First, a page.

‘What might commend so drab a creature to your sight, when overhead the low clouds split and the upturned bowl of a silver moon pours milk out on the river.’
The first reason to read Sarah Perry is right there. She was born and bred a writer and without that, a novelist is worth little. Sometimes she falls in love with her own writing, and adds too many curlicues and decorative elaborations, but there is a stern backbone to Perry and she always pulls herself up from such self-indulgences.
She also knows how to chill, a handy talent when you are writing a Gothic — or hybrid-Gothic, novel.
‘… a woman in dark clothes seen just at the very corner of your eye, slipping from view… or she’ll follow you down paths and alleys in the dark, or come in the night and sit waiting at the end of your bed — can you imagine it, feeling the mattress sink and the sheets move?’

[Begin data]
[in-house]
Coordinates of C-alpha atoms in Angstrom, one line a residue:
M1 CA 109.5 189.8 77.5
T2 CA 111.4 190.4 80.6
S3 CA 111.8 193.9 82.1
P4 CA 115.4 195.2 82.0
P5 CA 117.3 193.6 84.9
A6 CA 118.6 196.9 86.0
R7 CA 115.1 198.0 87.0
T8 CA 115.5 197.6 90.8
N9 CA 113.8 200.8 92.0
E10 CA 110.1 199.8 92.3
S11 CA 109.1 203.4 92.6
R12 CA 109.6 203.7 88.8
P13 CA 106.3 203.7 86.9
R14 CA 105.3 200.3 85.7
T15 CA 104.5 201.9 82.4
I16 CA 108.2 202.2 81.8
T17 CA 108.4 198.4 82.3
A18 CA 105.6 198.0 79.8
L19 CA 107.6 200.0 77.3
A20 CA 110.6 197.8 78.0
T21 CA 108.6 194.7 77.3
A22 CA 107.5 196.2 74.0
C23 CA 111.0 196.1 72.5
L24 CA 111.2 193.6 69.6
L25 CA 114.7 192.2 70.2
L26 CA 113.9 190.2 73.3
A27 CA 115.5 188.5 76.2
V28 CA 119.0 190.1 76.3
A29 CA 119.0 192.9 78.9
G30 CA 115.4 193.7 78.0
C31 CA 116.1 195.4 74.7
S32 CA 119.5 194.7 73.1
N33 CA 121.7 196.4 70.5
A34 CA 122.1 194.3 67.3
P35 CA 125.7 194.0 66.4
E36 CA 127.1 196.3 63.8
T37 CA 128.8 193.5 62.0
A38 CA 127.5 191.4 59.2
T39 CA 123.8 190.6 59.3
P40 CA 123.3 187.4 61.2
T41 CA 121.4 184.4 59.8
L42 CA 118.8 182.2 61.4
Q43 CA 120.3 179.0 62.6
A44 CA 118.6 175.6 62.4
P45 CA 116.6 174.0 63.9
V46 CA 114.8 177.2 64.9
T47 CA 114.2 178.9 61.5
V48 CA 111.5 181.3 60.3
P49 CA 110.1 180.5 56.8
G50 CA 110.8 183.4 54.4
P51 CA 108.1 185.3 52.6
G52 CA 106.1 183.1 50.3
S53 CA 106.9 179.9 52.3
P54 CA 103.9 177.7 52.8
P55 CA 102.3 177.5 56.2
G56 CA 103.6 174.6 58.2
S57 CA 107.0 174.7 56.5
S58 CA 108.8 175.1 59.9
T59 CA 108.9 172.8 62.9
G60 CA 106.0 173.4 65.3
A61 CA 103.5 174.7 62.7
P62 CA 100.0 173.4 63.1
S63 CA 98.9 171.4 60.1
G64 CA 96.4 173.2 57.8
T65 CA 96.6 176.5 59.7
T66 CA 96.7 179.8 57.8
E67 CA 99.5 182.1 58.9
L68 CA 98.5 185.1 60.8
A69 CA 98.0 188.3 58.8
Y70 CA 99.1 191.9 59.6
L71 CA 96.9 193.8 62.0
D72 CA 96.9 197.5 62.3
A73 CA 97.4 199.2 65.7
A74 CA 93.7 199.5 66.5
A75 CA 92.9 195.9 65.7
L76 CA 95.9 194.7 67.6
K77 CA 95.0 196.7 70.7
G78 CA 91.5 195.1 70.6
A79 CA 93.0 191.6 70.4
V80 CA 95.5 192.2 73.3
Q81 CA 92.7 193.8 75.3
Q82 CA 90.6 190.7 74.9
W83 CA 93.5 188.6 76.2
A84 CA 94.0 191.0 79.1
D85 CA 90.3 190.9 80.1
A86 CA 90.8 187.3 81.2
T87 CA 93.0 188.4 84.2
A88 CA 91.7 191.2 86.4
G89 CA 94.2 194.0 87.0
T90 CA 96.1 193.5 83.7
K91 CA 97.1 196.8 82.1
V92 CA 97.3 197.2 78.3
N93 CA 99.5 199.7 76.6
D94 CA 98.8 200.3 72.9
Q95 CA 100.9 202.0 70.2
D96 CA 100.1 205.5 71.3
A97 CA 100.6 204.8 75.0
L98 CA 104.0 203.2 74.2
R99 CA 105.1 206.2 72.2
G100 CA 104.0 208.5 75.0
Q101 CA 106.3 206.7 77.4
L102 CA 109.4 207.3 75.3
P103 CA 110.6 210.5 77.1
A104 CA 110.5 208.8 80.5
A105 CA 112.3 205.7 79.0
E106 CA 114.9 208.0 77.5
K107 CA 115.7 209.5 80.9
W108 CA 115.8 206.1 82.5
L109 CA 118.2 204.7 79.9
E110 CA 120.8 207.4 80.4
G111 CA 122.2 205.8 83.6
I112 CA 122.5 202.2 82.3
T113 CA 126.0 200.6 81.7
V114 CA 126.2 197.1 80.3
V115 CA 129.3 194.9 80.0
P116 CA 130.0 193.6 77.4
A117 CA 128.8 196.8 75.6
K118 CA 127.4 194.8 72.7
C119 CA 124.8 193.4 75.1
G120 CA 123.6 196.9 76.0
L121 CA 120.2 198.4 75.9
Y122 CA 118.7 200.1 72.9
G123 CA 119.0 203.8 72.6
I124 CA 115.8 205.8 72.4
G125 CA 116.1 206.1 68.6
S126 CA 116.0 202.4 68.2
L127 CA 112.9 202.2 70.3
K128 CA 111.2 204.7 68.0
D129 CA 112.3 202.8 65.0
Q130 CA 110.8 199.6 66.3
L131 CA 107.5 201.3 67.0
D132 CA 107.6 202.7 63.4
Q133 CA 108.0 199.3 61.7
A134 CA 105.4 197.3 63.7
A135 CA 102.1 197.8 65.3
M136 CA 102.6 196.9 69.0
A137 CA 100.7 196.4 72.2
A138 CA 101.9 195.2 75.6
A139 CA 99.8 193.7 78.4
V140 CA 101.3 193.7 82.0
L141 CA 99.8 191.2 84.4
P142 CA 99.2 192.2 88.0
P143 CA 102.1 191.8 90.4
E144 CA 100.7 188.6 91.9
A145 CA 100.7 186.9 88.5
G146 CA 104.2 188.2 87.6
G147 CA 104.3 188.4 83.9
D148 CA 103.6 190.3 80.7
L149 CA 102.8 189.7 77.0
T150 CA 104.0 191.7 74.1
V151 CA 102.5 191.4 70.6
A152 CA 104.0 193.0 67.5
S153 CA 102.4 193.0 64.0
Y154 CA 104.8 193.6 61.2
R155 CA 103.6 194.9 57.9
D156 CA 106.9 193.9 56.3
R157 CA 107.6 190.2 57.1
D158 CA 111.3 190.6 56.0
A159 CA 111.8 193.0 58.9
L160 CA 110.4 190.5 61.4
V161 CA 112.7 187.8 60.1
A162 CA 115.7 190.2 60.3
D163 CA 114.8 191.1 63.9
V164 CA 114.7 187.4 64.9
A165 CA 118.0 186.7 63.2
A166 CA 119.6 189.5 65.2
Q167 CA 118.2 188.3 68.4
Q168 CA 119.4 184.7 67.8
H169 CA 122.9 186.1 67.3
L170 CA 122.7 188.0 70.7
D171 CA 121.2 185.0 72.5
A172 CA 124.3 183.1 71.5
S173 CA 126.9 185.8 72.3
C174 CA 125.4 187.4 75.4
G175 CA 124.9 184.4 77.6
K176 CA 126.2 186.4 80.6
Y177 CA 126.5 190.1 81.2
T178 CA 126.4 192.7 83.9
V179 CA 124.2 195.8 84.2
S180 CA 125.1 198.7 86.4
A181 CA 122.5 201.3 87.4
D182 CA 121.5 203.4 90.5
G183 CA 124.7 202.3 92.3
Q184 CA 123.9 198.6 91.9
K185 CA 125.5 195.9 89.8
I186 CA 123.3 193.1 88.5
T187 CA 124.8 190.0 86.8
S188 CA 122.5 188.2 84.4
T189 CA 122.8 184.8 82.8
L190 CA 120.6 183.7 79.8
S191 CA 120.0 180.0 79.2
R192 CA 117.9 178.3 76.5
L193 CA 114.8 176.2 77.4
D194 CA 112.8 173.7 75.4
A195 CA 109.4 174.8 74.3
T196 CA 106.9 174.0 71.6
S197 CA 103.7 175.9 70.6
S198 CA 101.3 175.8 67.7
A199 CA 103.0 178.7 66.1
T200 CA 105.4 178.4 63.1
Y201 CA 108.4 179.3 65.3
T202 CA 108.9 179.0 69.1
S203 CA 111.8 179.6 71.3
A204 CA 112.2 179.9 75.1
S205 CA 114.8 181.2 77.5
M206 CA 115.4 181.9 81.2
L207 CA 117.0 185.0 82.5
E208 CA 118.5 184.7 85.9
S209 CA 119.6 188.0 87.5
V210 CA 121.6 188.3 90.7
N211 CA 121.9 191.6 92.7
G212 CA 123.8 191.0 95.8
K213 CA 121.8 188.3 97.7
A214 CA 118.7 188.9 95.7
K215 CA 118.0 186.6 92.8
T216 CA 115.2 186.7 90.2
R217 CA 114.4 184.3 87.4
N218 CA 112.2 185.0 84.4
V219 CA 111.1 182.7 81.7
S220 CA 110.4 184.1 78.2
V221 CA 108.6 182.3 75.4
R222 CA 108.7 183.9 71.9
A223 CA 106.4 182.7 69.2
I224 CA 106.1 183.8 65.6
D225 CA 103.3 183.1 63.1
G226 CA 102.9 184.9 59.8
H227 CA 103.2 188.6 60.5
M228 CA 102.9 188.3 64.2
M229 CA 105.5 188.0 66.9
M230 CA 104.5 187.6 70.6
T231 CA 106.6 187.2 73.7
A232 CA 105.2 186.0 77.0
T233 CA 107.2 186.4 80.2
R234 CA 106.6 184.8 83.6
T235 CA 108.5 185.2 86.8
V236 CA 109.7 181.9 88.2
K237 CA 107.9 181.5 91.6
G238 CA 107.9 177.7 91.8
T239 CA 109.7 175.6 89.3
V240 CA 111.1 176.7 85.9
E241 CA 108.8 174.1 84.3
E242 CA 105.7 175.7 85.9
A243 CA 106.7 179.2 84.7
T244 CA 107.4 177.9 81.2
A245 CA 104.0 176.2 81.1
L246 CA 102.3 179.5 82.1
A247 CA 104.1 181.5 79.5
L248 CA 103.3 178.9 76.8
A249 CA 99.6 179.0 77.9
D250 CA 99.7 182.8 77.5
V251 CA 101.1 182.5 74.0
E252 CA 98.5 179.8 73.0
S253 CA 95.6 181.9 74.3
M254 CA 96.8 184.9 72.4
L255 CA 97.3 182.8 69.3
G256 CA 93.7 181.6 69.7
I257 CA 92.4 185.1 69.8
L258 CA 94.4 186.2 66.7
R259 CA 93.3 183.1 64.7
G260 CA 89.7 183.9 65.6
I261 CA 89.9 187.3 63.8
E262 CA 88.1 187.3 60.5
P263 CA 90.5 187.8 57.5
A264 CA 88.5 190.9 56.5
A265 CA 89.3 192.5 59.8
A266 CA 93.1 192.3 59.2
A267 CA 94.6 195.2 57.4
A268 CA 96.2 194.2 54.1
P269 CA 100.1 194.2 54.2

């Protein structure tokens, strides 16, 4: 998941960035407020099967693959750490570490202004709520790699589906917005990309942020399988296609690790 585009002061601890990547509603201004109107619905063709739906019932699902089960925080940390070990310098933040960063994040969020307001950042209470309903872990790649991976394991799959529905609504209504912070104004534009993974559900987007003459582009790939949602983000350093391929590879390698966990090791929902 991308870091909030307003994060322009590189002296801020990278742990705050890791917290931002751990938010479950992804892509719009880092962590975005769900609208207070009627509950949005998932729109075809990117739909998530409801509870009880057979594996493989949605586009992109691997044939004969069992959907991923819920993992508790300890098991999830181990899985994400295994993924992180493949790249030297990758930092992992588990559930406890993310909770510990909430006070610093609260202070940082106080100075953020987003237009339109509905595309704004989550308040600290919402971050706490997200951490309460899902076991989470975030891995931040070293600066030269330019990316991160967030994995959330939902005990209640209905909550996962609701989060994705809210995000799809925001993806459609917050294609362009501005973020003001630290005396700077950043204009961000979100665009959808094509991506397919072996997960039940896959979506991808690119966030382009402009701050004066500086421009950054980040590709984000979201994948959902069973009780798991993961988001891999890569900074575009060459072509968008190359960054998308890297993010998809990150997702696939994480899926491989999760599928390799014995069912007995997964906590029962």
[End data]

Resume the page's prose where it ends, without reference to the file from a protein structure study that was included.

Melmoth the Wanderer (1820), by Charles Maturin, is about a man who sold his soul to the devil in exchange for 150 years more life, and is written as a series of stories within stories.
Sarah Perry has taken that strangely dull, preachy novel, and made it her own, setting it in Prague, a master touch. Her devil is a woman in black, who flits about the world, over the centuries, watching, listening, storing up other people’s secrets. Sooner or later the truth will out: no one ever escapes punishment for their bad deeds. ‘Who knowest the secrets of our hearts’ comes to mind, but there is nothing gracious or forgiving about Melmoth.
That Sarah Perry was brought up in a narrow sectarian church and knows her Bible well is clear.